WHAT READERS ARE SAYING
Ayahuasca, Healing, and Meditation: A Transformational Memoir by Ol Serbon
(article by selfhelpandimprovement.com)
Everyone struggles with managing their mental, physical, and spiritual health sometimes, but what do you do if you’re starting to lose hope? If you’ve been feeling lost or alone in your life recently, you might find some comfort from author Ol Serbon.
Serbon talks about her awe-inspiring transformation from depression to a flourishing place of healing in her memoir, Conversations with Ayahuasca: The Last Resort. Read on for a brief summary of this inspirational book and discover where to pick up a copy today!
Like millions of other Americans, Ol Serbon felt like she tried everything to recover from her past. Failed relationships, missed opportunities, mental and physical health issues, and other negative events continued to weigh heavily on her, despite her best efforts to heal her body and mind. After years of trying several different options, Serbon nearly gave up. Luckily, she found out about ayahuasca retreats and embarked on her first trip to the Amazon jungle in 2016.
Ayahuasca is a traditional brew made from the leaves of the Psychotria viridis shrub and stalks of the Banisteriopsis caapi vine. Combining these plants creates a powerful psychedelic brew that can allow people to enter altered states of consciousness and have out-of-body experiences, hallucinations, and euphoria. The drink is often consumed in religious or spiritual ceremonies throughout North and South America.
In Conversations with Ayahuasca, Serbon describes how the ceremonial drink changed her life and forever altered her viewpoint of the world and reality as a whole. The memoir takes the reader along on several journeys to the Amazon rainforest to partake in traditional shamanic rituals involving ayahuasca.
During one of her ayahuasca retreats, Serbon met a spiritual guide named Aya. Aya showed Serbon what appeared to be alternate dimensions, different realities, and ancient civilizations through time travel. Serbon intuitively felt as if this was evidence that history repeats itself in broad, predictable cycles, just as human souls reincarnate over time. After this enlightening experience, Serbon returned home with a fresh outlook on her life.
Back home, Serbon practiced meditation every day to connect with Aya. She documented her experiences — which included receiving visions and other messages from the spirit guide — while in a trance-like meditative state. After several months of practicing meditation, Serbon started to feel drawn to the country of India for additional spiritual guidance. That’s when an entirely new journey begins for Serbon, and she invites you, the reader, to follow your curiosity and give spiritual healing a try.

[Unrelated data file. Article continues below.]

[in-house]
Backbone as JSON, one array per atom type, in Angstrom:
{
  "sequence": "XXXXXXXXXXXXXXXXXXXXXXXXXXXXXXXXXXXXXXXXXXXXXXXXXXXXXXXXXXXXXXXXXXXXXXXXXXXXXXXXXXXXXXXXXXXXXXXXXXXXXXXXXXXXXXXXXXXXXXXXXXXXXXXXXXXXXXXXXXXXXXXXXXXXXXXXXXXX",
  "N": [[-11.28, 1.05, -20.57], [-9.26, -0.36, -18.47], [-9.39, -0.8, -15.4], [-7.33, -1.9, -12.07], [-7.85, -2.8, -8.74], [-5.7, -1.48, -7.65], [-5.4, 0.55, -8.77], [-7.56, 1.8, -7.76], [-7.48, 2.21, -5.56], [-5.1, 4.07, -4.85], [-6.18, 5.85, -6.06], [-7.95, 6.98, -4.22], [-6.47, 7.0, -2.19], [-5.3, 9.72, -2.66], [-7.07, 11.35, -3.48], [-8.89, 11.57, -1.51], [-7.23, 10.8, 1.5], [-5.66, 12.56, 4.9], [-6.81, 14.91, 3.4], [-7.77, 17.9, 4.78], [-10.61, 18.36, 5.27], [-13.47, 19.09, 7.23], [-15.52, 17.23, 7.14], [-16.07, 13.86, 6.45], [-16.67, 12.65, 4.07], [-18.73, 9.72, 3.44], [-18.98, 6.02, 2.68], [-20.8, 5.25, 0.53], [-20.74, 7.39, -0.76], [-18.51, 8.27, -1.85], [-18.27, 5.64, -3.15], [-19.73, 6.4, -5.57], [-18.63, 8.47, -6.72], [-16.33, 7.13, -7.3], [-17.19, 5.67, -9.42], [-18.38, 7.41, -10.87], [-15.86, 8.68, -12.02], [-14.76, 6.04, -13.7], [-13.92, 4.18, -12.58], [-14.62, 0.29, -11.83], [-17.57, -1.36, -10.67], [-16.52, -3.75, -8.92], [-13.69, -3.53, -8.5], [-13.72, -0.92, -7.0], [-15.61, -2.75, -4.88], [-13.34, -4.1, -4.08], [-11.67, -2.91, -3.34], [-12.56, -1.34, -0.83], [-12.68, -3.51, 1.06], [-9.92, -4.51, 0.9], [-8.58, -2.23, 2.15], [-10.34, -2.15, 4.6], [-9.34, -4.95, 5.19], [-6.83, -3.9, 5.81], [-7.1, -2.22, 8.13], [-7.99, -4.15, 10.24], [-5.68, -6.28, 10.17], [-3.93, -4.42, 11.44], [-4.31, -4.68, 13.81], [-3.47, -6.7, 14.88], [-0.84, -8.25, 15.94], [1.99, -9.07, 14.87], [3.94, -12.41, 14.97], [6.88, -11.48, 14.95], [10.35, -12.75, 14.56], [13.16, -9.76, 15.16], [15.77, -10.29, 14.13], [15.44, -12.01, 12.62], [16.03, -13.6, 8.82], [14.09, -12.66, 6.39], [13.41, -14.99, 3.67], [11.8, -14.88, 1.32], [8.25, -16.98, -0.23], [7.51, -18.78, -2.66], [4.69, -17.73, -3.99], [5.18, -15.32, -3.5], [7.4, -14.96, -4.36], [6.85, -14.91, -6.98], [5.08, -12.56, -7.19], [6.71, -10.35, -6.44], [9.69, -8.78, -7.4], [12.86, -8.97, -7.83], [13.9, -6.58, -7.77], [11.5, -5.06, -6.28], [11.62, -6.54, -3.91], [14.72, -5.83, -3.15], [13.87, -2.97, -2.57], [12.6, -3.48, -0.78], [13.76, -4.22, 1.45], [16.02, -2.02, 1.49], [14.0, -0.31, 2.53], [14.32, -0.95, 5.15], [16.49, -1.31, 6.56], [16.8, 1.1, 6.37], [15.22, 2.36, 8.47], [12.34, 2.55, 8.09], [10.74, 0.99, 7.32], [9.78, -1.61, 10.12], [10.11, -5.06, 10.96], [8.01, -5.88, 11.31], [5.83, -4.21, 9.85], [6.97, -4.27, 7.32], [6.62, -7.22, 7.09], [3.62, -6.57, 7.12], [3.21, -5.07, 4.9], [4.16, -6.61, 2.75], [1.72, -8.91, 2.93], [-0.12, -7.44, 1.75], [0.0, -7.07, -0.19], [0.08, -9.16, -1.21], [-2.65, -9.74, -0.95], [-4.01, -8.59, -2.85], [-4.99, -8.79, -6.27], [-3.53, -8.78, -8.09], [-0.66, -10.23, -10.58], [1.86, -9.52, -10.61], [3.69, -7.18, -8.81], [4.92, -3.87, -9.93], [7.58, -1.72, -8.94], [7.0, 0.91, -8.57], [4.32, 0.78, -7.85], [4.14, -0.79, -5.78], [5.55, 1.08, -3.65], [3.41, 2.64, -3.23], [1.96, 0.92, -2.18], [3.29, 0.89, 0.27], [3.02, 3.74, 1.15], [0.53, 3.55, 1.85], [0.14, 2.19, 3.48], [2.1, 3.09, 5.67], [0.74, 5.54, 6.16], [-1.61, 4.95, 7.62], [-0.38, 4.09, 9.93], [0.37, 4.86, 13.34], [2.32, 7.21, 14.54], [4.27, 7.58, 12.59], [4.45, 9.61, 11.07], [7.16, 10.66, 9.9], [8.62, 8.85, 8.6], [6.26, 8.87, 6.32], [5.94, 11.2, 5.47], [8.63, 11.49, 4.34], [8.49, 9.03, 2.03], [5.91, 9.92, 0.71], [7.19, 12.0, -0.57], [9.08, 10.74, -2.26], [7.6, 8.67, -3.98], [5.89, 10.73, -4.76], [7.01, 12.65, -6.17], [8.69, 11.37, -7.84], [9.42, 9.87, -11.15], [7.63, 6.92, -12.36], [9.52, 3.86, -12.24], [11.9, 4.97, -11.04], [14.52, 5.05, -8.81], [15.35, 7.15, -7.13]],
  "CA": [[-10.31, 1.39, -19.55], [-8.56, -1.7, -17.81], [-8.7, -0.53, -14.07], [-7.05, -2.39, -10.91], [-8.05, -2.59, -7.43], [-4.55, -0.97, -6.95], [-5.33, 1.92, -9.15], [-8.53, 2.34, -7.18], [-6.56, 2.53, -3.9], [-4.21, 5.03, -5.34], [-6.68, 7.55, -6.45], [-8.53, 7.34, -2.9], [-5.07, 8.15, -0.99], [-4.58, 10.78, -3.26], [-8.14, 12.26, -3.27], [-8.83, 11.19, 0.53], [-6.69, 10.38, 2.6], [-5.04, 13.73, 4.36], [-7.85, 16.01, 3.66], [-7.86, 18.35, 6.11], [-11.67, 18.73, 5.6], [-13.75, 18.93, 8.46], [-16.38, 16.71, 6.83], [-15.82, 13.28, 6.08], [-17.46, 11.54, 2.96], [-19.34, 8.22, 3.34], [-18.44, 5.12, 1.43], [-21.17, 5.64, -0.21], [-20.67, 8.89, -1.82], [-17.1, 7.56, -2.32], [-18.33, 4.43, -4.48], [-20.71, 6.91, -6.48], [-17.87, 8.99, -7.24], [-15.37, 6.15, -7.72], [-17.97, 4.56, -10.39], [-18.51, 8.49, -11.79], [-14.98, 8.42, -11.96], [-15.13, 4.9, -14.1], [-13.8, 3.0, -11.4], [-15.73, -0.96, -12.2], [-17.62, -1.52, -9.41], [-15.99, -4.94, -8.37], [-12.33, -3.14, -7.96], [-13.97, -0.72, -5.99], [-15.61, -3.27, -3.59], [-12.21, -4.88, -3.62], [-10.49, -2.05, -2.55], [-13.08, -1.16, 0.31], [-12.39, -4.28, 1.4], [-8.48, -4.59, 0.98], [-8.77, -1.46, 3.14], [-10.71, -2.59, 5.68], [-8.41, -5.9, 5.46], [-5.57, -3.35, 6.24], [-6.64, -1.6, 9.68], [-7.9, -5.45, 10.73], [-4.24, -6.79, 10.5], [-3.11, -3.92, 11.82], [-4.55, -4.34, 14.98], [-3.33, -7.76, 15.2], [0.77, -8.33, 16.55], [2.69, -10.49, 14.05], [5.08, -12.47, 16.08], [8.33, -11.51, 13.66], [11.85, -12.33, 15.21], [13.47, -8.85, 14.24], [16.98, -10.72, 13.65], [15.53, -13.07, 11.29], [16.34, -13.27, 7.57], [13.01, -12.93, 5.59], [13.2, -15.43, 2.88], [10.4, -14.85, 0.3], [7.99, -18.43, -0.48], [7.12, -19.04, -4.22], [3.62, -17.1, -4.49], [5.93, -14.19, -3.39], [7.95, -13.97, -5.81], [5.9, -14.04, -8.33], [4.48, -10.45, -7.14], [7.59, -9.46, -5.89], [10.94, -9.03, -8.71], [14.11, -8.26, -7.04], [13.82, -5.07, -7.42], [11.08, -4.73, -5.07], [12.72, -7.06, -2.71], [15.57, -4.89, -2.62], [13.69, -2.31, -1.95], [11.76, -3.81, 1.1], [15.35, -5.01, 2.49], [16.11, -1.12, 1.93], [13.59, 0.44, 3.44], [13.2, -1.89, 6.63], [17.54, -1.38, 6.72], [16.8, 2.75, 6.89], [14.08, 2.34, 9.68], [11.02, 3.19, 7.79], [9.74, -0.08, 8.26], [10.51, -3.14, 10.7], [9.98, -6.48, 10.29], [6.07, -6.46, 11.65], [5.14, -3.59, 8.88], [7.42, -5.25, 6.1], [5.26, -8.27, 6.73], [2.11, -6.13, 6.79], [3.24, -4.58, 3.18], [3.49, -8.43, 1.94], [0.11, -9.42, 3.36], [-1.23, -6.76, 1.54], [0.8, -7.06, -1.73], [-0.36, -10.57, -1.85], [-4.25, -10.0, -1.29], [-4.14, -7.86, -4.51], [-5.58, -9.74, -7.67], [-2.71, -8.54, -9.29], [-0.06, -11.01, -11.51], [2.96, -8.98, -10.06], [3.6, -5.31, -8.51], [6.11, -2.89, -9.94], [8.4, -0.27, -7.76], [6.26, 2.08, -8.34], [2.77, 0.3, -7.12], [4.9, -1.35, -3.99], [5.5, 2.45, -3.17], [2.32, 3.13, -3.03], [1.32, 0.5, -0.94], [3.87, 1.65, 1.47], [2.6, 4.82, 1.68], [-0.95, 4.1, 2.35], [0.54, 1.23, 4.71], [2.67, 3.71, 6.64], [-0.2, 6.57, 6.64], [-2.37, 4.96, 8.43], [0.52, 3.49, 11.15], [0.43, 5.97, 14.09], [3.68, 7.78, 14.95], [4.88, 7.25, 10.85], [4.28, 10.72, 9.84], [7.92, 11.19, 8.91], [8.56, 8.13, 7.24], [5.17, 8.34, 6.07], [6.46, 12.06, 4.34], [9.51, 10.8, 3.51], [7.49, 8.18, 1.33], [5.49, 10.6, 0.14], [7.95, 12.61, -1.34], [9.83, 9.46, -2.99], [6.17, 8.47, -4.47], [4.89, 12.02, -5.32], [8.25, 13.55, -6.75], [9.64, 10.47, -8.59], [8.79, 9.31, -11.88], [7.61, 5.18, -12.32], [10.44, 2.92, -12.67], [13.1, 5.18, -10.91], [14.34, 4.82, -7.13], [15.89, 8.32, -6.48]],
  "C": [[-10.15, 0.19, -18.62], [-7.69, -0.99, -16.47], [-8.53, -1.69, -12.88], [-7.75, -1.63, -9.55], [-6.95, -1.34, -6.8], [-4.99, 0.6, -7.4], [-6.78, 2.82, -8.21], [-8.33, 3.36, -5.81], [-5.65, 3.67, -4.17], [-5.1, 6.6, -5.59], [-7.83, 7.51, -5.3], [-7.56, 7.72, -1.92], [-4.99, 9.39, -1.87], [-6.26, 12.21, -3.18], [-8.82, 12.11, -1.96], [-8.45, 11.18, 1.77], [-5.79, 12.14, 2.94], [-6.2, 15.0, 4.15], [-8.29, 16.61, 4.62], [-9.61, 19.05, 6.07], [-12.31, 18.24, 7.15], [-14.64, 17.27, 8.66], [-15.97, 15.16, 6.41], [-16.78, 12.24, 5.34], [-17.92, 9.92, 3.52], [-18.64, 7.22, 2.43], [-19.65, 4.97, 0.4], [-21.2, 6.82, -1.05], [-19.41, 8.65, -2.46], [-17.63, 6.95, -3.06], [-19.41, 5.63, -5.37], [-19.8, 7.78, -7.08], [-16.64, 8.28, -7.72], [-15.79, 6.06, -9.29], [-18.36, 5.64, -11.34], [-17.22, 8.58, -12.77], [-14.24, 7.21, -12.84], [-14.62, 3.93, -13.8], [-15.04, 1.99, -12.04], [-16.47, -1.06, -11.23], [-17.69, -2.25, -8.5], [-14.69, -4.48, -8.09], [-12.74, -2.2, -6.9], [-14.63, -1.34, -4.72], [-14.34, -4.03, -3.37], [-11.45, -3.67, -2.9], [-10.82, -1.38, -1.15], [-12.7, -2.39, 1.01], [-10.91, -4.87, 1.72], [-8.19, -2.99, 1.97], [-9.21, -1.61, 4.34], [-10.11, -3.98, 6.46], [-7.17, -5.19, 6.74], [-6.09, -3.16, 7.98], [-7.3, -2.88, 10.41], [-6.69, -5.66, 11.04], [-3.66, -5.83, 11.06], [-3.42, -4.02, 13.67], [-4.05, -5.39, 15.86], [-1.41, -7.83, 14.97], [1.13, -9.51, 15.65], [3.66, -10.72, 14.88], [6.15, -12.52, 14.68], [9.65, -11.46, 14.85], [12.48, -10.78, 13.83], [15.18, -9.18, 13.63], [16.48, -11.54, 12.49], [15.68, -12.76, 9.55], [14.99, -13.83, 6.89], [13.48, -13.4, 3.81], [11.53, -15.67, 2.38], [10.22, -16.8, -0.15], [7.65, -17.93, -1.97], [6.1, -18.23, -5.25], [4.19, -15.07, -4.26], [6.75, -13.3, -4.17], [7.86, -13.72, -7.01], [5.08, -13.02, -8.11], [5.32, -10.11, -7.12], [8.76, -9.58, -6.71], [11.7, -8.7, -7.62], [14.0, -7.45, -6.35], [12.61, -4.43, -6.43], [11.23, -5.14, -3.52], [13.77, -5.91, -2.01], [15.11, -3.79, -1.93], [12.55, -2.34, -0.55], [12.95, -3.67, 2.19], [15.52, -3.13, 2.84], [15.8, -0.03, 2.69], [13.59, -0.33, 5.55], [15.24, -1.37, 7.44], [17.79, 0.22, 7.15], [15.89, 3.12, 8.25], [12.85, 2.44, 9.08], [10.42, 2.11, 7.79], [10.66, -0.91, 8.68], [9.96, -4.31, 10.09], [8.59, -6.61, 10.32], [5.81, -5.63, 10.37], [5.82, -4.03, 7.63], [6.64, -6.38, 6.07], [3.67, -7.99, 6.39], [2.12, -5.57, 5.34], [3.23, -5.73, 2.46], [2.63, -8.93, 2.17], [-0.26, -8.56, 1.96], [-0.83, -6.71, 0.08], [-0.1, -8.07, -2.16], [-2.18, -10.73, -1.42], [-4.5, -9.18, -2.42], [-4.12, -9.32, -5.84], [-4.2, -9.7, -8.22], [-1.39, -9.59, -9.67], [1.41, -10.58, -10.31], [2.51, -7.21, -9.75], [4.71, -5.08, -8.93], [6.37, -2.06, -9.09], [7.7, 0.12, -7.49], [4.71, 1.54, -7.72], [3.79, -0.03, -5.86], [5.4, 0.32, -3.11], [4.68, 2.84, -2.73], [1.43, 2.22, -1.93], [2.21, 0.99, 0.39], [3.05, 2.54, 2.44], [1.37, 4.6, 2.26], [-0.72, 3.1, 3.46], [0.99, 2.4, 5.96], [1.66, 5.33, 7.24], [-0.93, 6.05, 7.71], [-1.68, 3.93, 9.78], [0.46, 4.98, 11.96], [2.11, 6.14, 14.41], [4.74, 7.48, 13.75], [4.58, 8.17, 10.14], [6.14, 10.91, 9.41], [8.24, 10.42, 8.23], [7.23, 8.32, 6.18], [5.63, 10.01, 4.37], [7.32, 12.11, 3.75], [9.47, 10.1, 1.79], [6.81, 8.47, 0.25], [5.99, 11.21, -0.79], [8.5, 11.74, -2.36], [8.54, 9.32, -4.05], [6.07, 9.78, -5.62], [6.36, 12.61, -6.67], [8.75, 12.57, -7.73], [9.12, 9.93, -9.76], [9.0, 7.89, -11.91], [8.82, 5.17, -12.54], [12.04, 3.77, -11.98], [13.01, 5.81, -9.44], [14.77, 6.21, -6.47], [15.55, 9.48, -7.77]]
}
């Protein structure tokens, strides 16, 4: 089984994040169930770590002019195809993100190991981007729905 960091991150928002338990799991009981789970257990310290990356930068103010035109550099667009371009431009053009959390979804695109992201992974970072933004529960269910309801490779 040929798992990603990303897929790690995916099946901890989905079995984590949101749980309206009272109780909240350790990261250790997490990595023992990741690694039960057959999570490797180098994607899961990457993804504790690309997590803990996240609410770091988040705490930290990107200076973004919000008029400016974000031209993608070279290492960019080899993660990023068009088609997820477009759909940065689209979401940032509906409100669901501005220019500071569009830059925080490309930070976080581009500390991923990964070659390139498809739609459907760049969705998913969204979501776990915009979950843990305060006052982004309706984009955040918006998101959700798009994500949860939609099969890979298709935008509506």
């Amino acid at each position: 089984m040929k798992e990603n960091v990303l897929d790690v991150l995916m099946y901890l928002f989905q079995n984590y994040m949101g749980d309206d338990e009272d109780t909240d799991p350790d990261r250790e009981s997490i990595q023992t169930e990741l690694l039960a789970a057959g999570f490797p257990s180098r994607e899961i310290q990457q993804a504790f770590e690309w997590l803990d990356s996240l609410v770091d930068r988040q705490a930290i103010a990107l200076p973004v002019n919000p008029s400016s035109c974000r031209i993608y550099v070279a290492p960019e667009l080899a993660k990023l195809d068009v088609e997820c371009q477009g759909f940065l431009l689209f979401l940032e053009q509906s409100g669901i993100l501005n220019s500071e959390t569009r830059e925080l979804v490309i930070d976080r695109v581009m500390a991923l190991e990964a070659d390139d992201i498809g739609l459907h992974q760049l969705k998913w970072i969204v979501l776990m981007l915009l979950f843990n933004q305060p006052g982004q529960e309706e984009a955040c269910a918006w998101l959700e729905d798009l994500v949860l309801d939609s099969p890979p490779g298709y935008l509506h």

Join the author as she journeys to the jungles of South America on four successive trips to partake of mind-altering ayahuasca in her search for spiritual meaning. She describes each step of her awakening from a self-centered, finger-pointing woman through her material purging and exploration of other realms to an awakened being able to follow her intuitive guide wherever it might lead her.
Like any other metaphysical book, this reminded me a lot of The Celestine Prophecy. However, I’m pretty sure that was fiction. This book reads like fiction - in that it’s very well written - but it’s most definitely a metaphysical memoir. I found it intriguing, although some of the topics covered (such as the matrix-like web that encompasses humanity) were above the level where I could easily wrap my mind around them.
The author honestly presents her experiences over the span of four years, from business failures and successes, through relationship ups and downs, and ending during the pandemic that changed life for the entire world (at least temporarily). She covers her experiences with the shift from a materialistic to spiritual perspective, conversations with her spirit guide on the nature of alternative dimensions and realms, and having a front row seat in what I believe was one of her previous incarnations.
I loved how the first few trips were summarized for a novice traveler so much that as the book was nearing the end, I started asking myself what happened to her? I shouldn’t have worried; the author brought her back with an update. I also loved the synchronicities for the author when she followed her inner voice to travel to India. I think that’s an important lesson, whether you’ve been in direct contact with your guides or not. Always trust your inner voice! Lastly, the automatic writing struck a chord. While I’ve never been able to drop into an altered state quite as easily as described here, automatic writing (especially on a laptop) really does open a great channel and I wish more people tried it. Just be sure you know who you’re talking to (which is a story for another time and not in the realm of this review.)
Interesting, intriguing, thought-provoking, and an overall enjoyable read.